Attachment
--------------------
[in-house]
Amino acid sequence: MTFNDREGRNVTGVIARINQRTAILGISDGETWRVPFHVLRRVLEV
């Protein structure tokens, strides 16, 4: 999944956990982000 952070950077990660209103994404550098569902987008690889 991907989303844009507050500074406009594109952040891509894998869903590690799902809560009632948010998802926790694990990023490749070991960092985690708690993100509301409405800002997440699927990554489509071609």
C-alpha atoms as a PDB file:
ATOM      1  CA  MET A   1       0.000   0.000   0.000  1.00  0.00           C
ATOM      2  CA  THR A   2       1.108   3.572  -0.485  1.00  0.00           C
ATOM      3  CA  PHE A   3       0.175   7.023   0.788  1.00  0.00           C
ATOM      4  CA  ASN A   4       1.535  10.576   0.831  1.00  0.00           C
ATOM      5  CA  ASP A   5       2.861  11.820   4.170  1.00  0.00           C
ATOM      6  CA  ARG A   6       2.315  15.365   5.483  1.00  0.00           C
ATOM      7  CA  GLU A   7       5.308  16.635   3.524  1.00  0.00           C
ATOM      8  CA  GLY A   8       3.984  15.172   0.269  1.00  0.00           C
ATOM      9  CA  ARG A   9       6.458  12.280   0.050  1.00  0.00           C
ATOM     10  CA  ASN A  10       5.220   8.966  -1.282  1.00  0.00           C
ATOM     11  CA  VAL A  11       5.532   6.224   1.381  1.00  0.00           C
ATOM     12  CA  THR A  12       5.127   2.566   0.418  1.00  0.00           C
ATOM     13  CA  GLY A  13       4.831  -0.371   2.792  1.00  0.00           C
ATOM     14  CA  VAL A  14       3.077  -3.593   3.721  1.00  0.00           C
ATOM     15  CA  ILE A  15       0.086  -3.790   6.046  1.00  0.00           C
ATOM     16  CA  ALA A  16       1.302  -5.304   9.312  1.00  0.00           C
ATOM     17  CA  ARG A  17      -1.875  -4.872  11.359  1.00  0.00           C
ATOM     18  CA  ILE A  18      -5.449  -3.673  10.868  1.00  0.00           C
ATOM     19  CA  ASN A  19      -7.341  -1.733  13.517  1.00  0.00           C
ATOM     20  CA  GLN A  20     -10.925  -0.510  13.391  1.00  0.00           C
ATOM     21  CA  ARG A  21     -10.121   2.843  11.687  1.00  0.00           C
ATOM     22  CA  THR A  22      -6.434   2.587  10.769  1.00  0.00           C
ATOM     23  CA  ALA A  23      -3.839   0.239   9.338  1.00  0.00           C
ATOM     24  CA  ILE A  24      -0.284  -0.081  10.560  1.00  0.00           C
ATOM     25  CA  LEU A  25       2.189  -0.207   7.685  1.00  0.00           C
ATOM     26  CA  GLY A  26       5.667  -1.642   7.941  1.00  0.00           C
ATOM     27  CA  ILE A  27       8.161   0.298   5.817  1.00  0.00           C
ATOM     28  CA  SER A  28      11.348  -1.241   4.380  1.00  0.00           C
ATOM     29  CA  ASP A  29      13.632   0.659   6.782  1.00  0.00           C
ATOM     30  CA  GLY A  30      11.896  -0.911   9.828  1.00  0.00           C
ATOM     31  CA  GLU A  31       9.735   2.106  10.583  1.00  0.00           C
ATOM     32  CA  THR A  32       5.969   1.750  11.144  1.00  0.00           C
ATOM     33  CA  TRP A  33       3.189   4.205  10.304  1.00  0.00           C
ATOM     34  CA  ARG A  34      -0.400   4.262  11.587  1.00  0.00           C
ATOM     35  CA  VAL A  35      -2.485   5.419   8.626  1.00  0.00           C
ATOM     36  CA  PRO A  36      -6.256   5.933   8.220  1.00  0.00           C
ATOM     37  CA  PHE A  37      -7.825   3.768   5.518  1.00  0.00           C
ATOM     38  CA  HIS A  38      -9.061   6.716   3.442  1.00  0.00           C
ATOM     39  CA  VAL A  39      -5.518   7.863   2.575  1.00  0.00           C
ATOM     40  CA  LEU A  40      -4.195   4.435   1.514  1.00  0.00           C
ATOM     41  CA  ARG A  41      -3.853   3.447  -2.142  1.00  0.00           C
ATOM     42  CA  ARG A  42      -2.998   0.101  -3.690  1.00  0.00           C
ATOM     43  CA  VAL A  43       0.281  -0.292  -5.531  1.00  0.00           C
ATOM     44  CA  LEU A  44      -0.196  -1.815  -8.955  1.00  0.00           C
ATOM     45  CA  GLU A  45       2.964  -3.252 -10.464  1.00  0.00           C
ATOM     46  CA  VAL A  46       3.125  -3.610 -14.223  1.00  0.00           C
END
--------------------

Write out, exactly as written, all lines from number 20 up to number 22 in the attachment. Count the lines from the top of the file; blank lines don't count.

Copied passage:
ATOM     16  CA  ALA A  16       1.302  -5.304   9.312  1.00  0.00           C
ATOM     17  CA  ARG A  17      -1.875  -4.872  11.359  1.00  0.00           C
ATOM     18  CA  ILE A  18      -5.449  -3.673  10.868  1.00  0.00           C